Hours before his address, different sectoral groups staged a protest at the University of the Philippines — Diliman, while similar protests were also held in other parts of the country. Amidst these protests, several activists were reportedly arrested by the military in Los Baños, Cavite, Marikina, Caloocan, Tuguegarao, and Quiapo. State forces also confiscated the rallyist’s placards and jeepney drivers’ licenses.
During his address, Duterte also claimed that martial law (ML) in Mindanao, which was first implemented in 2017 and finally lifted in 2019 after being extended three times, recorded no cases of abuses by law enforcement. However, reports from human rights group Karapatan says otherwise. It states that there were over 815,734 victims of civil and political rights violations recorded over the duration of ML.
Finally, despite being heavily contradictory to his opening statement, Duterte requested in the latter part of his address to re-impose the death penalty by lethal injection for crimes specified under the Comprehensive Dangerous Drugs Act of 2002. Duterte explained that this would deter criminality and save children from the dangers posed by illegal and dangerous drugs. He also made a similar call in his 2019 SONA, but it received little attention from the Senate.
Death penalty in the country was abolished 2006. Senate Minority Leader and former Justice Secretary Franklin Drilon stated that no justice will be served if it involves taking a life. Senator Risa Hontiveros also argued that the death penalty is not the solution to stop crimes from happening.
“What is really a deterrent to all kinds of crime is fixing the country’s criminal justice system. The real deterrent is the certainty that a suspected criminal will be arrested, prosecuted and condemned,” Hontiveros added.
The Commission on Human Rights (CHR) also warned the public that reviving death penalty would only lead to violence and despair.
Government’s defense of Philippine sovereignty
Many viewers criticized Duterte’s preference for the term South China Sea (SCS) instead of West Philippine Sea (WPS) while discussing the territorial dispute with China in his address. He argued that asserting the country’s rights over the area would entail engaging in war with China. According to Duterte, China is in possession of the area because they have property rights and the capability to defend themselves in case of the occurrence of war.
“We have to go to war. And I cannot afford it. Maybe some other president can but I can’t,” Duterte said. “Inutil ako dyan, wala akong magagawa.”
Four years passed since the Philippines won against China at the Permanent Court of Arbitration, awarding the Philippines the legal title over the area. Since then, however, the government has taken little to no action against China’s refusal to recognize the ruling, as well as its persistent invasion of Philippine territory. Instead, Duterte continually formed close ties with China, raising this issue only once in all of his meetings with the Chinese President.
In response, former Solicitor General Florin Hilbay asserted that China is in illegal possession of some features of the WPS since the Philippines has a legal title over the area.
Last April 18, China announced two new administrative districts and named 80 maritime features, such as islands, reefs, seamounts, shoals, and ridges in the WPS. According to the DFA, this move by China is a clear violation of Philippine sovereignty. They called on China to abide by international law, which favors the Philippines.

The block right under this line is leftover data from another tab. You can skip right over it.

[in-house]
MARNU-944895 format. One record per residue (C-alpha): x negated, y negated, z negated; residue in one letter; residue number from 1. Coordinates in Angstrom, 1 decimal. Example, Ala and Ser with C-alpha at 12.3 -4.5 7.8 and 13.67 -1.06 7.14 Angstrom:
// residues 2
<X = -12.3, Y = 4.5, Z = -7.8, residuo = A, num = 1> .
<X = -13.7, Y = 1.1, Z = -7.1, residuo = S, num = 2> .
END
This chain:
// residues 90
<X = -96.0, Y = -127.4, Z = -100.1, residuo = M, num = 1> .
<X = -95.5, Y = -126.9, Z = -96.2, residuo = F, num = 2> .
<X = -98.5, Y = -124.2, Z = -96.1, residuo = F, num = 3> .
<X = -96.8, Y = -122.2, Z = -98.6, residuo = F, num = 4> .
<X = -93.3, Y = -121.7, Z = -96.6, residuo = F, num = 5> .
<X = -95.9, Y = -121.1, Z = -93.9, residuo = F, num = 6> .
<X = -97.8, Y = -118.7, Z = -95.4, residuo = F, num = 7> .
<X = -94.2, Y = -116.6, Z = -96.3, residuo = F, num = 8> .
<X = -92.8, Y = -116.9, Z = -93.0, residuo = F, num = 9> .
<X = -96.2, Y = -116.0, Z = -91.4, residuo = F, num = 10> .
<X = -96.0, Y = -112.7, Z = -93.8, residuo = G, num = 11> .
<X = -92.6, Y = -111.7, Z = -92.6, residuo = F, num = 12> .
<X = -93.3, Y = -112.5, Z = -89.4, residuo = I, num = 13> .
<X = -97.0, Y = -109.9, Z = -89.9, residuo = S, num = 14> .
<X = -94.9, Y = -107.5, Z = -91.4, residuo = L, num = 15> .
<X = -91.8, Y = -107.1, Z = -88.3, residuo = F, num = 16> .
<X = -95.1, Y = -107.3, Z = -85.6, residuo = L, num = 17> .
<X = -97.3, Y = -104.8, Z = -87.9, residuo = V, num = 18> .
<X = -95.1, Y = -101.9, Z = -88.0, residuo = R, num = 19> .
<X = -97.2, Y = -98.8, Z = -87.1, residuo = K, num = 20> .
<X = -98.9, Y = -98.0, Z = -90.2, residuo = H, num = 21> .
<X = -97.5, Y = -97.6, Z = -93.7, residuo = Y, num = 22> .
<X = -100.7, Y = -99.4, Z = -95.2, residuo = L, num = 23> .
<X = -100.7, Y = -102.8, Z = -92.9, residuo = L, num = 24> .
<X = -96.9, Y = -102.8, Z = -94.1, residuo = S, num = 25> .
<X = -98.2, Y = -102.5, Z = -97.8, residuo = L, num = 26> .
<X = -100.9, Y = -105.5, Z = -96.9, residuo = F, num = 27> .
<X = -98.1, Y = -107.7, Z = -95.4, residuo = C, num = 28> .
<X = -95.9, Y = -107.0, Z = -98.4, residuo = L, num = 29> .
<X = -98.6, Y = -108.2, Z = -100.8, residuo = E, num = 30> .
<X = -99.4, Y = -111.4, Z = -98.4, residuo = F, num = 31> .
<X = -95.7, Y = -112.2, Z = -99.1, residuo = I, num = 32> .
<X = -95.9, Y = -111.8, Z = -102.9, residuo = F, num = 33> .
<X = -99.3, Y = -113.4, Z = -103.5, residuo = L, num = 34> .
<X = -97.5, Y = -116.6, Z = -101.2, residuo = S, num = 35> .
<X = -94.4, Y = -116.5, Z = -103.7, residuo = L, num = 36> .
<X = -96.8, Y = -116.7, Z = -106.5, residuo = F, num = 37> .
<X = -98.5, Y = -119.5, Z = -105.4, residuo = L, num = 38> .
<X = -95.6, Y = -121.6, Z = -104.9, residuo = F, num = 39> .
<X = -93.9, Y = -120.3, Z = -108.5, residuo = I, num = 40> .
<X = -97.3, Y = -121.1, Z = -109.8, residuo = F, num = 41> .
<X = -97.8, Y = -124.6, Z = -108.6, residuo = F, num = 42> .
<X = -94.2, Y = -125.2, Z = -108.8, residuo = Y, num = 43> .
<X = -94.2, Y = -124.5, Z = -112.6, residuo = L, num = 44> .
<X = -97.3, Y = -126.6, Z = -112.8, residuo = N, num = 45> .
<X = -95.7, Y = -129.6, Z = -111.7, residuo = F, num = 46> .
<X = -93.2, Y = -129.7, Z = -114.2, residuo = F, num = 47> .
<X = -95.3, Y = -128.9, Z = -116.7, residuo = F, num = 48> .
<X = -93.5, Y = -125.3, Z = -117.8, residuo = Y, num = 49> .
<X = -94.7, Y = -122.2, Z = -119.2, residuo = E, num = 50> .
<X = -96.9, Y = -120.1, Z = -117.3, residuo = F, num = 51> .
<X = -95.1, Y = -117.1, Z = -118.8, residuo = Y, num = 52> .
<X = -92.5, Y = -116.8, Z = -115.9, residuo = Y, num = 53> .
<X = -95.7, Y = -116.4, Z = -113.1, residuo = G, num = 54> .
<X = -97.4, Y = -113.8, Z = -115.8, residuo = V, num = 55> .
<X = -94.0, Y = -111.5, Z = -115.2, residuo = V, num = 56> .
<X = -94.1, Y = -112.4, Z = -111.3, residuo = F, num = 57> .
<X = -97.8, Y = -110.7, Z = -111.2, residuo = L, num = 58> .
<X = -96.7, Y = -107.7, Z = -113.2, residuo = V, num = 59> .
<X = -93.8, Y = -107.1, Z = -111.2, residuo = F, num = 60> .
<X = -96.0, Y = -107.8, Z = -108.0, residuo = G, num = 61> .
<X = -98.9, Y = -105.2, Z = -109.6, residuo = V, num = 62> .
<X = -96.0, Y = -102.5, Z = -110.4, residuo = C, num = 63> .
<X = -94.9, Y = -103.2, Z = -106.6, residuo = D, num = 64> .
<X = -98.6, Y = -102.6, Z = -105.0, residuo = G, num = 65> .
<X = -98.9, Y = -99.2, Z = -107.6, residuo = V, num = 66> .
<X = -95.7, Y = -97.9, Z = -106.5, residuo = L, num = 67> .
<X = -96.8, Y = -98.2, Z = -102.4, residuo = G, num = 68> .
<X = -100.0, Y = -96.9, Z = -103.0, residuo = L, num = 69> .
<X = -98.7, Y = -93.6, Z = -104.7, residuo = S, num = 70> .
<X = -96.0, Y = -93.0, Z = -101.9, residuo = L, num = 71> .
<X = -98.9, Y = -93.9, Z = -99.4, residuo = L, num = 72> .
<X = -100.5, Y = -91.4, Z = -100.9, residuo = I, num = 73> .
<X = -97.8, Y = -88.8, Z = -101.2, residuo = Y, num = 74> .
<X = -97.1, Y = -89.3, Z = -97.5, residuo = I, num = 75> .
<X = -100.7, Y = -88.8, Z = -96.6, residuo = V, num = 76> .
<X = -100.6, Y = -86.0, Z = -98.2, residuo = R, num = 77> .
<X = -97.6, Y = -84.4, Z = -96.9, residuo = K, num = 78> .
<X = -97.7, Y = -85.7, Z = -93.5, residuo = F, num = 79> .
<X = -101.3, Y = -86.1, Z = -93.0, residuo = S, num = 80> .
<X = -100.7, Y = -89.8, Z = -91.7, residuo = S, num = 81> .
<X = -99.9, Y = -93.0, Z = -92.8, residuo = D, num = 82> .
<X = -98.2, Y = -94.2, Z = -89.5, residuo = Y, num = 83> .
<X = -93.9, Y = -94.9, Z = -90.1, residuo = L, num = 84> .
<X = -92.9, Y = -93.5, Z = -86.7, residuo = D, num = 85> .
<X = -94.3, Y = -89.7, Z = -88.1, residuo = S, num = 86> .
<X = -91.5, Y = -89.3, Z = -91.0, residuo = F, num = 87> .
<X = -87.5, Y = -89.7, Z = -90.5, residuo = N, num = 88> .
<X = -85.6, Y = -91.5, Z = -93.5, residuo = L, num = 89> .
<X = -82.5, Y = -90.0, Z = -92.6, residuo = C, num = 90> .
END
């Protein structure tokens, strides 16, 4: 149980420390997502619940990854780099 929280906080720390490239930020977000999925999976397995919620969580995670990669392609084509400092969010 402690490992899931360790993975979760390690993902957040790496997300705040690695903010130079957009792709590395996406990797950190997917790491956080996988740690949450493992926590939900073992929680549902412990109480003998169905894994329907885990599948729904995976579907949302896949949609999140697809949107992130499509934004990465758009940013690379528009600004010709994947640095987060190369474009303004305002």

0 Plans for 2021
Subsequently, the President admitted that the ongoing pandemic stretched the government’s resources to its limits. With this, the President proposed several long term plans to improve the healthcare system in the country.
Duterte briefly mentioned plans to increase access to healthcare in 2021 by hiring and deploying 20,000 health professionals and implementing the Barangay Development Program. The program intends to improve barangay health facilities and augment the health workforce in isolated areas. Despite this being a health concern, he emphasized the vital role of the Armed Forces in this program.
Duterte also heightened the call to establish several departments such as the National Disease Prevention Authority and the Department of Disaster Resilience to respond to future outbreaks.
In the same manner, Duterte urged the Congress to make housing affordable by passing the National Housing Development bill and the Rental Housing Subsidy bill.
For the education sector, online and modular learning, to be aided by TV and radio broadcasts, will push through this upcoming school year. Duterte also plans to increase the number of schools with ICT Equipment in the coming months, in support of the Learning Continuity Program.
However, in this SONA, Sen. Hontiveros pointed out that what Duterte failed to mention was a clear health and economic roadmap that could lead the country through this pandemic. She added that the President gave more attention to the continuation of his anti-drug campaign instead of addressing the issues of unemployment and hunger, which she argued are more pressing problems of the country.
“Kailangan niyang makinig sa mamamayan,” Hontiveros insisted. “Para umusad, kailangang may pag-ako ng pagkukulang. Kailangang ding may pagkilala ang gobyerno na ang COVID-19 crisis ang pinakamalaking problemang kinakaharap natin ngayon at ang kawalan ng simpatiya, plano, at kakulangan ng liderato.”
House Minority Leader Bienvenido Abante Jr. also criticized Duterte for not outlining the government’s future plan in combating COVID-19. He also stressed that healthcare workers deserve more than just gratitude and recognition.
“Simply put: if we fail to plan properly, our plan will undoubtedly fail. We need a comprehensive, coherent strategy to beat COVID-19 — one that is not dependent on the development of a COVID-19 vaccine, the mass production of which may be months away,” Abante asserted.